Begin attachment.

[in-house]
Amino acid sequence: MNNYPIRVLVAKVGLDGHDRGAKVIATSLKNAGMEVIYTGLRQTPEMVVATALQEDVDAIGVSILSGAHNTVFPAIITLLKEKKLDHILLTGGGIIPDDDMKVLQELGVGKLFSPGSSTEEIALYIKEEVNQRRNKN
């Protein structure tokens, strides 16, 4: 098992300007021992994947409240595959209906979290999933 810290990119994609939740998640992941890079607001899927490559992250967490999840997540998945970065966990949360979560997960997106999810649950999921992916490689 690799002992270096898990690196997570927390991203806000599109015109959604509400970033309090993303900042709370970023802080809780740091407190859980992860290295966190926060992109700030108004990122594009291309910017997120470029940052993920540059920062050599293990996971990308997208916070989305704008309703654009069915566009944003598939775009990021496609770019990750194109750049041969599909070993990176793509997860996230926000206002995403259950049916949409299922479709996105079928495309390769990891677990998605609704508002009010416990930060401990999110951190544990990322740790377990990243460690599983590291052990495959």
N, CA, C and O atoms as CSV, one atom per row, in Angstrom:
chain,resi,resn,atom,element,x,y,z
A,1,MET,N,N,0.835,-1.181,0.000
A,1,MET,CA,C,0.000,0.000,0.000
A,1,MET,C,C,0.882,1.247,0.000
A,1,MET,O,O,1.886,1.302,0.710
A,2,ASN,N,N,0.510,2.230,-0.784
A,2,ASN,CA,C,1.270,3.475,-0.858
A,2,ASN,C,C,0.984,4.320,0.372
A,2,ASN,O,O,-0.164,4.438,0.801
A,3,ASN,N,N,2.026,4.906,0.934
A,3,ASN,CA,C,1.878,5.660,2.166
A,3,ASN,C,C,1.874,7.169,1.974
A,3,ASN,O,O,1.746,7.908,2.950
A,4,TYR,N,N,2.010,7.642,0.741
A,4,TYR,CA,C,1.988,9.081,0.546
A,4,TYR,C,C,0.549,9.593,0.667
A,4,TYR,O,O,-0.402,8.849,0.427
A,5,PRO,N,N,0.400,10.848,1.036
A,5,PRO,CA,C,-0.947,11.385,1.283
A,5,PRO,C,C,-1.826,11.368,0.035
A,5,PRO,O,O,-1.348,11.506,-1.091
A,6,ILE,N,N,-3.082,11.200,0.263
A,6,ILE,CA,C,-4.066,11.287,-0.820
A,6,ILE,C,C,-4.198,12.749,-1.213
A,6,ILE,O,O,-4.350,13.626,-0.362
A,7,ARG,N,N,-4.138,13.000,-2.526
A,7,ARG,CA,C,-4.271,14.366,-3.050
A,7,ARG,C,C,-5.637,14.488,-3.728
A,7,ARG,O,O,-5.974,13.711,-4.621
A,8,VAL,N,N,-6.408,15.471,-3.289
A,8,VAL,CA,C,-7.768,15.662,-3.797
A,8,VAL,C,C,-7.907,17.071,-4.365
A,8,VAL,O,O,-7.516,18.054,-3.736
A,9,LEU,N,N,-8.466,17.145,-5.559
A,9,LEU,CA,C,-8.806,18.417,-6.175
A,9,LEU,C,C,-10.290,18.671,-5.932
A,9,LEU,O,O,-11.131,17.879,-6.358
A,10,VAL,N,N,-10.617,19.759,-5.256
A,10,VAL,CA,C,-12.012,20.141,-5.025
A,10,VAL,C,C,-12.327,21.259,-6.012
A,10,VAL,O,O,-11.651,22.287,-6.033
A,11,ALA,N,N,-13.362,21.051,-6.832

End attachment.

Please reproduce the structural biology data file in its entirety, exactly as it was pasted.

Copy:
[in-house]
Amino acid sequence: MNNYPIRVLVAKVGLDGHDRGAKVIATSLKNAGMEVIYTGLRQTPEMVVATALQEDVDAIGVSILSGAHNTVFPAIITLLKEKKLDHILLTGGGIIPDDDMKVLQELGVGKLFSPGSSTEEIALYIKEEVNQRRNKN
């Protein structure tokens, strides 16, 4: 098992300007021992994947409240595959209906979290999933 810290990119994609939740998640992941890079607001899927490559992250967490999840997540998945970065966990949360979560997960997106999810649950999921992916490689 690799002992270096898990690196997570927390991203806000599109015109959604509400970033309090993303900042709370970023802080809780740091407190859980992860290295966190926060992109700030108004990122594009291309910017997120470029940052993920540059920062050599293990996971990308997208916070989305704008309703654009069915566009944003598939775009990021496609770019990750194109750049041969599909070993990176793509997860996230926000206002995403259950049916949409299922479709996105079928495309390769990891677990998605609704508002009010416990930060401990999110951190544990990322740790377990990243460690599983590291052990495959």
N, CA, C and O atoms as CSV, one atom per row, in Angstrom:
chain,resi,resn,atom,element,x,y,z
A,1,MET,N,N,0.835,-1.181,0.000
A,1,MET,CA,C,0.000,0.000,0.000
A,1,MET,C,C,0.882,1.247,0.000
A,1,MET,O,O,1.886,1.302,0.710
A,2,ASN,N,N,0.510,2.230,-0.784
A,2,ASN,CA,C,1.270,3.475,-0.858
A,2,ASN,C,C,0.984,4.320,0.372
A,2,ASN,O,O,-0.164,4.438,0.801
A,3,ASN,N,N,2.026,4.906,0.934
A,3,ASN,CA,C,1.878,5.660,2.166
A,3,ASN,C,C,1.874,7.169,1.974
A,3,ASN,O,O,1.746,7.908,2.950
A,4,TYR,N,N,2.010,7.642,0.741
A,4,TYR,CA,C,1.988,9.081,0.546
A,4,TYR,C,C,0.549,9.593,0.667
A,4,TYR,O,O,-0.402,8.849,0.427
A,5,PRO,N,N,0.400,10.848,1.036
A,5,PRO,CA,C,-0.947,11.385,1.283
A,5,PRO,C,C,-1.826,11.368,0.035
A,5,PRO,O,O,-1.348,11.506,-1.091
A,6,ILE,N,N,-3.082,11.200,0.263
A,6,ILE,CA,C,-4.066,11.287,-0.820
A,6,ILE,C,C,-4.198,12.749,-1.213
A,6,ILE,O,O,-4.350,13.626,-0.362
A,7,ARG,N,N,-4.138,13.000,-2.526
A,7,ARG,CA,C,-4.271,14.366,-3.050
A,7,ARG,C,C,-5.637,14.488,-3.728
A,7,ARG,O,O,-5.974,13.711,-4.621
A,8,VAL,N,N,-6.408,15.471,-3.289
A,8,VAL,CA,C,-7.768,15.662,-3.797
A,8,VAL,C,C,-7.907,17.071,-4.365
A,8,VAL,O,O,-7.516,18.054,-3.736
A,9,LEU,N,N,-8.466,17.145,-5.559
A,9,LEU,CA,C,-8.806,18.417,-6.175
A,9,LEU,C,C,-10.290,18.671,-5.932
A,9,LEU,O,O,-11.131,17.879,-6.358
A,10,VAL,N,N,-10.617,19.759,-5.256
A,10,VAL,CA,C,-12.012,20.141,-5.025
A,10,VAL,C,C,-12.327,21.259,-6.012
A,10,VAL,O,O,-11.651,22.287,-6.033
A,11,ALA,N,N,-13.362,21.051,-6.832